FAIR CREDIT REPORTING ACT
about the fcra
Originally passed by Congress in 1970, the Fair Credit Reporting Act ("FCRA") was enacted to promote accuracy, fairness, and privacy of consumer information published by consumer reporting agencies. A key purpose of the FCRA is to ensure that false negative information is not published on a consumer's credit report. The statute provides procedures that allow consumers to notify credit reporting agencies of inaccurately published information and there are strict penalties if the reporting agency does not investigate and correct the problem.
Accuracy in a consumer credit report is extremely important. Credit reports are used to determine a consumer's credit score, a key factor in determining whether a person is eligible to obtain financing and the interest rate of financing. Credit reports are also used in some employment and housing background checks. In 2015 the Federal Trade Commission found that nearly 25% of all consumers have inaccurate information on their credit report. Many consumers do not realize they have inaccurate information on their credit report and end up being denied financing, paying a higher interest rate, being denied an apartment or being denied a job as a result.
damages for the consumer
Consumers who's rights are violated under the FCRA can recover actual damages, punitive damages, costs of litigation and attorney fees. The FCRA is unique from other federal consumer protection statutes in that it enables consumers to recover punitive damages. Because the FCRA has a provision that requires the wrongful party to pay the attorney fees and court costs for the consumer, quality legal representation can be affordable.
examples of violations
The following are examples of common credit reporting errors that consumers encounter.
- Loans reported as delinquent when all payments have been made.
- Information about another person appearing on the consumer's credit report. Mistaken identity is common and often occurs for people with popular names and/or generational names such as a Jr.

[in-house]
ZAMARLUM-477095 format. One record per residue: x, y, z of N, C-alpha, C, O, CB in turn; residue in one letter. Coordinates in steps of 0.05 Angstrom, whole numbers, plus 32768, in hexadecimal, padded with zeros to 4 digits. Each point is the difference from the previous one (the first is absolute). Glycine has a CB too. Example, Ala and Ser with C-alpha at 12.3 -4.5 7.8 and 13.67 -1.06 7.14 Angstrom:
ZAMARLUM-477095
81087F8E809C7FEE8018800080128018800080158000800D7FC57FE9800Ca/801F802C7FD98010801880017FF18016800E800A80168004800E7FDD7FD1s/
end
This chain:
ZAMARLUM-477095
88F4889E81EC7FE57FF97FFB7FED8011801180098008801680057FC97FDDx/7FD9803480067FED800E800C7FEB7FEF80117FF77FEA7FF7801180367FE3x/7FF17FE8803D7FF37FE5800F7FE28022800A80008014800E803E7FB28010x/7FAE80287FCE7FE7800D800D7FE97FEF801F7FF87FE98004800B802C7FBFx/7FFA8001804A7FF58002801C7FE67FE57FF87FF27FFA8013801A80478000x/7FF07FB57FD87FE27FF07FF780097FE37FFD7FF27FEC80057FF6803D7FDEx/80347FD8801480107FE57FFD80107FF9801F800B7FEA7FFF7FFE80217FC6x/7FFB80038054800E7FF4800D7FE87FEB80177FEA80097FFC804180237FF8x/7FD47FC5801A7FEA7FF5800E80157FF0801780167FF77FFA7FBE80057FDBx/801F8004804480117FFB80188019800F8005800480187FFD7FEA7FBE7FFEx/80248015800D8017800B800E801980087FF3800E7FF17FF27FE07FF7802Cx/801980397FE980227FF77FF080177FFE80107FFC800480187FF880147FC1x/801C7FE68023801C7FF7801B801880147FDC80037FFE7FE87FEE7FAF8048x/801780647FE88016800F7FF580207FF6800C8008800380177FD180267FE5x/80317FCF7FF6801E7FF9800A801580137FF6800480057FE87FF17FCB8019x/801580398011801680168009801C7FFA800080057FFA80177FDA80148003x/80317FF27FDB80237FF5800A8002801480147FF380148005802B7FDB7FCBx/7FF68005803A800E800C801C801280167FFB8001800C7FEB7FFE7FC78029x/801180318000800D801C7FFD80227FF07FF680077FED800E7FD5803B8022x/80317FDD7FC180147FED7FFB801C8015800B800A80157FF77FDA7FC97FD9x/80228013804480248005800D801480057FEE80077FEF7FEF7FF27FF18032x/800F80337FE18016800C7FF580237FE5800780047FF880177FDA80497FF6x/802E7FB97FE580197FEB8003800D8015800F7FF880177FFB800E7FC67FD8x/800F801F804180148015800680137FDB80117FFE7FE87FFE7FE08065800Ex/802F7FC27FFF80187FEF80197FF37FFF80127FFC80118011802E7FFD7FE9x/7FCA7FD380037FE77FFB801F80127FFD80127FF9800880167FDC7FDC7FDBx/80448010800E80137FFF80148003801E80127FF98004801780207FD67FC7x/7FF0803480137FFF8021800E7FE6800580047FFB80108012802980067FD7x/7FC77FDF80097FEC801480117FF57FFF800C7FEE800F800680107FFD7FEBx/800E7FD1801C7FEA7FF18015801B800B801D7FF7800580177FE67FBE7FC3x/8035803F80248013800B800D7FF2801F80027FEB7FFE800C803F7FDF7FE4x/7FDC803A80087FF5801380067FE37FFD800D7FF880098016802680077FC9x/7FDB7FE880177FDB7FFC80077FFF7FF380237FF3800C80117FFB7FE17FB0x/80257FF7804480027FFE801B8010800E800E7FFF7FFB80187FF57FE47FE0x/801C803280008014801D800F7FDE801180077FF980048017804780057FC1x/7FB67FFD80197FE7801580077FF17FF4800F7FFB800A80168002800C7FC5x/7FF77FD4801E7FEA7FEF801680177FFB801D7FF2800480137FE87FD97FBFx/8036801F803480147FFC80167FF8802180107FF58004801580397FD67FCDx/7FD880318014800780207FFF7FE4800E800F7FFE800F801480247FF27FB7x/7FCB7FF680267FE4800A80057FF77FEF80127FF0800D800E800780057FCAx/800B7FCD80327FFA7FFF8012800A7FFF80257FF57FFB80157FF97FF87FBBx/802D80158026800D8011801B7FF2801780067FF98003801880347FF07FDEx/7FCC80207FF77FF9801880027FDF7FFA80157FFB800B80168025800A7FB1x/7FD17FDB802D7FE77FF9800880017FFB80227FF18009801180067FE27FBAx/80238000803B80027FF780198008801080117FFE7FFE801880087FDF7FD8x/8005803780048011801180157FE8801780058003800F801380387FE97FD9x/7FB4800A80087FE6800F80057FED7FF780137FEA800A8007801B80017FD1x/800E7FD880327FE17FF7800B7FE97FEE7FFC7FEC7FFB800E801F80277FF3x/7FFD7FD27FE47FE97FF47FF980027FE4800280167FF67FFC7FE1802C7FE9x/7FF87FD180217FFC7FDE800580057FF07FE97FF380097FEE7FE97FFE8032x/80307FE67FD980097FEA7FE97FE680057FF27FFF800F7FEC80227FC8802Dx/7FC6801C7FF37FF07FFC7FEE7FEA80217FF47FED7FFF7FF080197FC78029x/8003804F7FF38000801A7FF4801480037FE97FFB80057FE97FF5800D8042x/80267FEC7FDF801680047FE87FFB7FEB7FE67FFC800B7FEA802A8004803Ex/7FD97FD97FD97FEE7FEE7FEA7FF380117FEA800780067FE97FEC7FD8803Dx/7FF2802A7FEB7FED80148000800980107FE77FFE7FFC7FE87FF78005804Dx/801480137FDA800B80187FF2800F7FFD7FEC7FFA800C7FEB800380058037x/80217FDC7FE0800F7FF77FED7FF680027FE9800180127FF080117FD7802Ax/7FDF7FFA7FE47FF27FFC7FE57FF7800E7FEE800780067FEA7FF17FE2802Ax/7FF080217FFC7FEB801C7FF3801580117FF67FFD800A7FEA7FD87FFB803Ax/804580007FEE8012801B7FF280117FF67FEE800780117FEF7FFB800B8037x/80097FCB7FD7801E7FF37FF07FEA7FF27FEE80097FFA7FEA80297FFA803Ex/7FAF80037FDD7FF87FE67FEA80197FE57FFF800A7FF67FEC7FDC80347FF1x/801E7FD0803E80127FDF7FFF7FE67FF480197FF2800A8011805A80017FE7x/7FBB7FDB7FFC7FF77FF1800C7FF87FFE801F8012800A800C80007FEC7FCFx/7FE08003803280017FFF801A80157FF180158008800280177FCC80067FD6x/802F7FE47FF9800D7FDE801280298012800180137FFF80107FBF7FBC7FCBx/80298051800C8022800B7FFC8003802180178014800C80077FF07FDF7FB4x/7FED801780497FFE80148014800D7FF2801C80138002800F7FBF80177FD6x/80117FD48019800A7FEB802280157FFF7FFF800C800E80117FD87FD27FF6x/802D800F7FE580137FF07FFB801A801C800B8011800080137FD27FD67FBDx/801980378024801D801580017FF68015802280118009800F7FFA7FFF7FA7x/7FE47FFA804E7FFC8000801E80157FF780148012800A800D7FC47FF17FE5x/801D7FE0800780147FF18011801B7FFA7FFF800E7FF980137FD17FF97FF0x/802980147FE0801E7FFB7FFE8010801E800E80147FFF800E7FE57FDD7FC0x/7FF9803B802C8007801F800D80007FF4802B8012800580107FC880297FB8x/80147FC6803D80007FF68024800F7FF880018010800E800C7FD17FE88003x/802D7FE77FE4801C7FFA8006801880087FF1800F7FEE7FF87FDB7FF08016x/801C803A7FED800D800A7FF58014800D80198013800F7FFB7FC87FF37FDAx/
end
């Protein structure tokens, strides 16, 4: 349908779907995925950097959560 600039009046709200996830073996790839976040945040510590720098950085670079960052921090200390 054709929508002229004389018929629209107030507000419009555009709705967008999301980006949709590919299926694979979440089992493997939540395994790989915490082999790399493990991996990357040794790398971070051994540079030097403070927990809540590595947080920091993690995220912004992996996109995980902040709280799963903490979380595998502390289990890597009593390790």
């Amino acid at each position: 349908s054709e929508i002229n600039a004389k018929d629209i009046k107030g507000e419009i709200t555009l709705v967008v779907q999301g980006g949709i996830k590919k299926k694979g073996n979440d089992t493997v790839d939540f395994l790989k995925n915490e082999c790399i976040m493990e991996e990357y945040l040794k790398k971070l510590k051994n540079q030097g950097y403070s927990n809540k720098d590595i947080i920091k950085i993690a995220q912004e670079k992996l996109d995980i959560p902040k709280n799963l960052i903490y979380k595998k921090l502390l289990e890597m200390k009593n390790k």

- Failing to report that a debt was discharged in bankruptcy.
- Reporting old debts as new or "re-aged."
- Reporting civil judgments more than 10 years after they were entered.
- Reporting an account as active when it was closed by the consumer.
- Reporting information relating to a bankruptcy more than seven years after discharge.
- Misstating the loan balance due.
- Listing a consumer as a debtor on an account where they are only an authorized user but not obligor.
what can northeast law group do for you?
Since 2012 Adam Deutsch has represented consumers in lawsuits against credit reporting agencies and financial companies reporting inaccurate information. Northeast Law Group has the expertise to handle these complex cases to ensure that false information on a credit report is removed and/or corrected and to obtain damages to compensate for injuries. Choosing the right attorney is important because the FCRA has many nuanced components that require a high degree of detail and knowledge. The approach taken by Northeast Law Group seeks to maximize the client's likelihood of obtaining the highest financial award possible including punitive damages. If you or someone you know is the victim of false information being reported on their credit report, contact Northeast Law Group for more information. Our representation is affordable and effective, putting the consumer first.